The GGA savings plan allows to to save pretax dollars and receive an matching contribution ($1 for every $2). You decide how that will be invested. (I can stick with my current administrator (Valic) to invest my funds).

    I currently have the standard company pension plan, along with my 403(b). I guess the pension part is a big difference of this plan.

    I currently get a 65% match with my 403(b) (based on my years of services). If I switch to the GGA, I get a 50% match.

    They have classes coming up, but I wanted to try and figure this out, now. I am very impatient!
     
  5. CameronJ

    CameronJ Stunt Coordinator

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    ok,

    So it sounds like the plan is basically a hybrid, with part a defined contribution plan (like your current 403(b)) and part a defined benefit plan.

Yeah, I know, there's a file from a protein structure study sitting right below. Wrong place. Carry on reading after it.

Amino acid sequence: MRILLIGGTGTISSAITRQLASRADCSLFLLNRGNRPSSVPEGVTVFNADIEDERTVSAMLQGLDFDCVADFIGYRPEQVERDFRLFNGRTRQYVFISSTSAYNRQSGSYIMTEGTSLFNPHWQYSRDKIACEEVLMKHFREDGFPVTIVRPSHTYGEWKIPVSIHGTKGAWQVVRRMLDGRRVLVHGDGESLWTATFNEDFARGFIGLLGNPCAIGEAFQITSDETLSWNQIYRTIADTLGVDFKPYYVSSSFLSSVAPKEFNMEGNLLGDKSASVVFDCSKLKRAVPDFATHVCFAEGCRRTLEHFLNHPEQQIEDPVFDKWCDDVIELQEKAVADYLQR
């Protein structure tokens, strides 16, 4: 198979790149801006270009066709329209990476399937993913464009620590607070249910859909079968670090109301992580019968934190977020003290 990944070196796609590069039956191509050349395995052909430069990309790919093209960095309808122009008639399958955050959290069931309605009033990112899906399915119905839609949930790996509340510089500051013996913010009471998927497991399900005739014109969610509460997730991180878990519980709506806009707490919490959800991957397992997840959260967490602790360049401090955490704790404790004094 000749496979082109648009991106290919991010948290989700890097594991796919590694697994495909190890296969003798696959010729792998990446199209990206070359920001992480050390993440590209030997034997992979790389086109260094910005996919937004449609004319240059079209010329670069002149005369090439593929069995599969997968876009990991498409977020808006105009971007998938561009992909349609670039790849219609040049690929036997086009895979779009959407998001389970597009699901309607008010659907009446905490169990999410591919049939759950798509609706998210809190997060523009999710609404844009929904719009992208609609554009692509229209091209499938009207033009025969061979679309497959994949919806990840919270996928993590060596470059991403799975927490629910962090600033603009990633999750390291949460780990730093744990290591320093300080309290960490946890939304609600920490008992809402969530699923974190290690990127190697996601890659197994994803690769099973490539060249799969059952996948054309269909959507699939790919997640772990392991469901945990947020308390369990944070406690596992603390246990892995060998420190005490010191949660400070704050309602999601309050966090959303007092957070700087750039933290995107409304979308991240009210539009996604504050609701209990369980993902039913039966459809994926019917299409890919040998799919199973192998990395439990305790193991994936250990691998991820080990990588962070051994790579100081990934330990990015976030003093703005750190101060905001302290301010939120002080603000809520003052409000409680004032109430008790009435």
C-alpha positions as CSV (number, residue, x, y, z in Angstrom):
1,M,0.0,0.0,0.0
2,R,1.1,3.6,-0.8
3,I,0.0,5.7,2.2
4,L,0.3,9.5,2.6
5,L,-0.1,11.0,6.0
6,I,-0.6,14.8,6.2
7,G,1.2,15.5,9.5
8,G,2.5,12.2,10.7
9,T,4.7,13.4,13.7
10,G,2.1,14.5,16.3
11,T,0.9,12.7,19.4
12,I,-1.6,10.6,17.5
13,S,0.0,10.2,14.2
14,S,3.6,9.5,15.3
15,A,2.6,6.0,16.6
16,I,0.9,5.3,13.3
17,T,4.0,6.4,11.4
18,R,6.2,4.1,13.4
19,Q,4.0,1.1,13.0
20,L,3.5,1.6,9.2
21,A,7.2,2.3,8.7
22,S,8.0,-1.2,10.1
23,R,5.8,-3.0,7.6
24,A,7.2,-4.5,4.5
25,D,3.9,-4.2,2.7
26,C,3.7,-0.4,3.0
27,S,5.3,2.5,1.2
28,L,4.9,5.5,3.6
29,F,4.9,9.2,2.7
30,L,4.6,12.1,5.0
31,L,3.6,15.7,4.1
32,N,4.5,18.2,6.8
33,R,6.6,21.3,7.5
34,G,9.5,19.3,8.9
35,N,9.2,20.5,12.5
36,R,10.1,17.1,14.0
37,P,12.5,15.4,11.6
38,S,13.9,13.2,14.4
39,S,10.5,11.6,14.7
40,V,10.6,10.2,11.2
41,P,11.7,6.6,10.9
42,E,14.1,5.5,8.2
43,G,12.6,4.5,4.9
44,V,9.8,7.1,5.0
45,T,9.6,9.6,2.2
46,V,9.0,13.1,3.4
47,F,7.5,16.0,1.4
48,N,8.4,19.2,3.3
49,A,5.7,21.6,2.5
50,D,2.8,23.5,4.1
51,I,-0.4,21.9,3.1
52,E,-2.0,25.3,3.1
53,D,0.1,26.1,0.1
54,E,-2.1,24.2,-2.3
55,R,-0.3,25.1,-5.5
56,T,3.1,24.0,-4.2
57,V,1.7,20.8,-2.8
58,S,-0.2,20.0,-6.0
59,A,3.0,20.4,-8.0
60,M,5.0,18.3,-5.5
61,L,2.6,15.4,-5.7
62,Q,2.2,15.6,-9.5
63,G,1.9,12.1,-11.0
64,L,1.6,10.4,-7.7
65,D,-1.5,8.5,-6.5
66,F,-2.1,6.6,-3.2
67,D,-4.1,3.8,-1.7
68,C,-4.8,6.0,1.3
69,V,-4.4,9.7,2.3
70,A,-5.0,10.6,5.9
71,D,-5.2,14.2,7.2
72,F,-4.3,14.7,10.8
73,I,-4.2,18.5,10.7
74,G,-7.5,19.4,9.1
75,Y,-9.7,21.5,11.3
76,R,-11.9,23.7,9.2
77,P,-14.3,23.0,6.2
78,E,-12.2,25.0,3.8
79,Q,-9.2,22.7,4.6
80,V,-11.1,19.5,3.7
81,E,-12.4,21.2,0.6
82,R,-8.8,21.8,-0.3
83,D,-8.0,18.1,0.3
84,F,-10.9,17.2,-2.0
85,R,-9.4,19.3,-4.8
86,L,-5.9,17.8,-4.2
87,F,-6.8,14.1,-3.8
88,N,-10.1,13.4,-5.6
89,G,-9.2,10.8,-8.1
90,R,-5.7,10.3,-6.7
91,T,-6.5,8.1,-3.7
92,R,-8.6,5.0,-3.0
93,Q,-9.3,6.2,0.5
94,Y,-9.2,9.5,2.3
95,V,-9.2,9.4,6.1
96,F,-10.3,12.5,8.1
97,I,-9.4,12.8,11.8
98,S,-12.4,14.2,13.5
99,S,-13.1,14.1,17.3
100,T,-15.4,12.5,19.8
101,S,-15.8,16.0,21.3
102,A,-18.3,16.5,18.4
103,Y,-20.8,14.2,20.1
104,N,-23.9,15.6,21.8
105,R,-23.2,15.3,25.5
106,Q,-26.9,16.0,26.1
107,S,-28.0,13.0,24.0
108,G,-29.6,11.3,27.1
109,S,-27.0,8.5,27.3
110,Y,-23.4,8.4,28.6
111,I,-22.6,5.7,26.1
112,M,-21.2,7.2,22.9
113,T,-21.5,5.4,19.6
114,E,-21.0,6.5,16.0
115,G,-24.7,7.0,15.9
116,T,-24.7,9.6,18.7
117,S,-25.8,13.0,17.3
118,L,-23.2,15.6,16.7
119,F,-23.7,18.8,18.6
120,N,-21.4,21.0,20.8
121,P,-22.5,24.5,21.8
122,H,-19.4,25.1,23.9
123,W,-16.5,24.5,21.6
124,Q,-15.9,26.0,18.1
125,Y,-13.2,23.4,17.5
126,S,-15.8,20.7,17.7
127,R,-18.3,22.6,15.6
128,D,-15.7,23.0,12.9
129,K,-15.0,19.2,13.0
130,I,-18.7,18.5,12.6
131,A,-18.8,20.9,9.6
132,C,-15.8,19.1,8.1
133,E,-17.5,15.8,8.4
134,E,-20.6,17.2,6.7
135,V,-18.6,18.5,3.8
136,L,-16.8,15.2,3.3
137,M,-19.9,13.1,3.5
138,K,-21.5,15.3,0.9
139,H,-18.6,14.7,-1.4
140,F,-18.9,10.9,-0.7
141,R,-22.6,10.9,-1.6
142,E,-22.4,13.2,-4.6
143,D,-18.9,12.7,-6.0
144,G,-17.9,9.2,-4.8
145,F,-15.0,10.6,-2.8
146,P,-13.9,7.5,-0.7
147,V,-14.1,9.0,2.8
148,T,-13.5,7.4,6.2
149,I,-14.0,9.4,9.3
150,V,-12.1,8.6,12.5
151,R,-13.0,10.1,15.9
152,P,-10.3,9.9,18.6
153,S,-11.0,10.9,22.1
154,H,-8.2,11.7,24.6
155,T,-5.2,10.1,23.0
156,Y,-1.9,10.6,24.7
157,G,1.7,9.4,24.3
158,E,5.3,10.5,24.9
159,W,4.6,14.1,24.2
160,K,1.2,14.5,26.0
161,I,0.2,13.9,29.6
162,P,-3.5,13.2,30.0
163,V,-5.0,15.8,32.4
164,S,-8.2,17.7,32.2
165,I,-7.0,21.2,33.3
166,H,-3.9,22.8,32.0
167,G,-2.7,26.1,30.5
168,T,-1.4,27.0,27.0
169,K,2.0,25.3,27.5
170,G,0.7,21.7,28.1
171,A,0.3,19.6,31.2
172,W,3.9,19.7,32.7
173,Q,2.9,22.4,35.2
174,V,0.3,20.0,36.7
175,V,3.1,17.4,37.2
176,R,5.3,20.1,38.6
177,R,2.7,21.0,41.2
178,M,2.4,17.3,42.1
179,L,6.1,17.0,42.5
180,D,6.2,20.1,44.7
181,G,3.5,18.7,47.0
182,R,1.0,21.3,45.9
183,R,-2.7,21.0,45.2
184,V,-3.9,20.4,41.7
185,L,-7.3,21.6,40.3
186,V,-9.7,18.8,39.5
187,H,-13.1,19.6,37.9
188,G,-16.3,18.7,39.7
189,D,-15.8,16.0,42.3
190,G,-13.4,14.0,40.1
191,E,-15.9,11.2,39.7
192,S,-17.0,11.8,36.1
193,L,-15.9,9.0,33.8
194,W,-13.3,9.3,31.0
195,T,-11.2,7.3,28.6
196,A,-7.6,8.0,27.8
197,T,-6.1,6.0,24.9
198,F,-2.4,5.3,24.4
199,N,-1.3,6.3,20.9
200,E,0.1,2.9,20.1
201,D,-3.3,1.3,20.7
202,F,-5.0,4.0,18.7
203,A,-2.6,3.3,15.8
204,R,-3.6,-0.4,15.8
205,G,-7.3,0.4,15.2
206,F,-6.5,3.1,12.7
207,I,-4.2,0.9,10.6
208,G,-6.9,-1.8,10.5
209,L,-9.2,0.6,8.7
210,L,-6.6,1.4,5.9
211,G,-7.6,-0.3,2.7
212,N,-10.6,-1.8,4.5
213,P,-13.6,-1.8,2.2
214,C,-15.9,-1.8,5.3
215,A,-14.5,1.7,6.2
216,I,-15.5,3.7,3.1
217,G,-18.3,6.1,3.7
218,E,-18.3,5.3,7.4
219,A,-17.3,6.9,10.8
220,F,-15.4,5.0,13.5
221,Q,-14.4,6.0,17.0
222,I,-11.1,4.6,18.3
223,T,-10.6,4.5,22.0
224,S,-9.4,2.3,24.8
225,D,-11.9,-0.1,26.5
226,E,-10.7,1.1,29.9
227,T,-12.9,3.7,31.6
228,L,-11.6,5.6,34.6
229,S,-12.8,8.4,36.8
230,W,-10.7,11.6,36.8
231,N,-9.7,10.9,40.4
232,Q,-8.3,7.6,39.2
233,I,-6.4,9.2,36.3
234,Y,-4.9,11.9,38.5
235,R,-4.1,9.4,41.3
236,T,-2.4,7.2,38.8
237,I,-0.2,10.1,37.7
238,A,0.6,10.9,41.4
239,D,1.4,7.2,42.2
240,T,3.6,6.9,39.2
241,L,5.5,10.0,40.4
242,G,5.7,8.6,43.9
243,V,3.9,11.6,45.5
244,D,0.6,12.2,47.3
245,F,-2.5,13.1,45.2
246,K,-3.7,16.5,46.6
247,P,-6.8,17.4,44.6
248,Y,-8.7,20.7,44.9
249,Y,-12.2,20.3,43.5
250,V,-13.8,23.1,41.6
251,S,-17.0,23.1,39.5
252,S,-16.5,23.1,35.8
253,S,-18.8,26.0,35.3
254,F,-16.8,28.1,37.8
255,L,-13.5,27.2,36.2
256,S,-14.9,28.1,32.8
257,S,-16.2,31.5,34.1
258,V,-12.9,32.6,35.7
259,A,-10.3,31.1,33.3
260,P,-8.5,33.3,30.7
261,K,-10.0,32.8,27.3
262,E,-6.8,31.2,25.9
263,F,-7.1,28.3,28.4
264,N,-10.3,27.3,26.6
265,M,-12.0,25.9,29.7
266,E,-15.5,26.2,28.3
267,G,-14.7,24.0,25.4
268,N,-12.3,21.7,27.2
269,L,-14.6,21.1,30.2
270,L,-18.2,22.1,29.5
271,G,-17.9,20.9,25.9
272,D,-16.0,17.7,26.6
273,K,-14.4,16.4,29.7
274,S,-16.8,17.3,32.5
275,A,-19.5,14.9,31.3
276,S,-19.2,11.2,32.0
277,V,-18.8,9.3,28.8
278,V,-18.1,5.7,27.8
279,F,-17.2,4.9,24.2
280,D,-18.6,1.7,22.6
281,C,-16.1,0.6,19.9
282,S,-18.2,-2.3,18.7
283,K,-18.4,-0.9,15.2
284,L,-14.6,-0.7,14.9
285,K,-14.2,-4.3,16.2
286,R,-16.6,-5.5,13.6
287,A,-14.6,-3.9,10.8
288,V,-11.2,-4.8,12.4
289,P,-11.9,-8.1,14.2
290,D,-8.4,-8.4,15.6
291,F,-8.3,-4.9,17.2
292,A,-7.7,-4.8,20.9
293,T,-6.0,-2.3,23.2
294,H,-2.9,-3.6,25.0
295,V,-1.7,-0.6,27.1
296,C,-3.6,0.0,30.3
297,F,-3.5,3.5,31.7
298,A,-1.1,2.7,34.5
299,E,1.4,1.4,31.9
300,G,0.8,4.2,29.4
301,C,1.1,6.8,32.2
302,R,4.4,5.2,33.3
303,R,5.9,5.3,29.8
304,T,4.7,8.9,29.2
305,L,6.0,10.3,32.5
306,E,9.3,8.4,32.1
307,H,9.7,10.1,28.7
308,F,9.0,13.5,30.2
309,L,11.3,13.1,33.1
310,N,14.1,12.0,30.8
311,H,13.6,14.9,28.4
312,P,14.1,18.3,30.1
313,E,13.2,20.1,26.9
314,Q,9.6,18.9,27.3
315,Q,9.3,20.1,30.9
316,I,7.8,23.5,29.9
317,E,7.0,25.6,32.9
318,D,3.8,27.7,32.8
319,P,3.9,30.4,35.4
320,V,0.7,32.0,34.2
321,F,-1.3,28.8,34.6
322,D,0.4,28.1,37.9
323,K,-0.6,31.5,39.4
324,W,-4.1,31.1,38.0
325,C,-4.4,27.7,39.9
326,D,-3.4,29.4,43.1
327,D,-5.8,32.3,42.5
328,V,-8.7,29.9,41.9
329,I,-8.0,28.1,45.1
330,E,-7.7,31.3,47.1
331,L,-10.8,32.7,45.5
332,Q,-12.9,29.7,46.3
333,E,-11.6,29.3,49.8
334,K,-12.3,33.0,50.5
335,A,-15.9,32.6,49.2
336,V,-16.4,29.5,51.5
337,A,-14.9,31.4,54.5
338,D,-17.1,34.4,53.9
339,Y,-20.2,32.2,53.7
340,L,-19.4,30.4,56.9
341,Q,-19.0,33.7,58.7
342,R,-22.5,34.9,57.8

I can't give you any specific advice - there's a lot to deciding which is better. I will however say that, over a long period of time, you will most likely do better than 6% investing in stocks.

    It basically comes down to your risk tolerance. If you are older (less time to recover from bad years), have other risky investments (so this would balance those out a bit), are very risk-intolerant, the GGA might be for you. If you're younger, don't have any other investments, or love to take risks, the current 403(b) may be better.

    Sorry I can't be more help - however most 403(b) plans (and I'm pretty sure VALIC fits this description) are sold to your employer by an agent. In most circumstances, the agent is available to answer questions, help you with more specific planning advice. I'd recommend spending some time with this person.
     
  6. Eric_L

    Eric_L Screenwriter

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    The trouble with young investors is that when they are willing to invest they most often do not know what their goals are in specific terms. (not just 'retirment' but when and at what income)

    You need to see a competent local financial advisor. For a nominal fee one will create a financial plan that outlines these important details.

    for ex;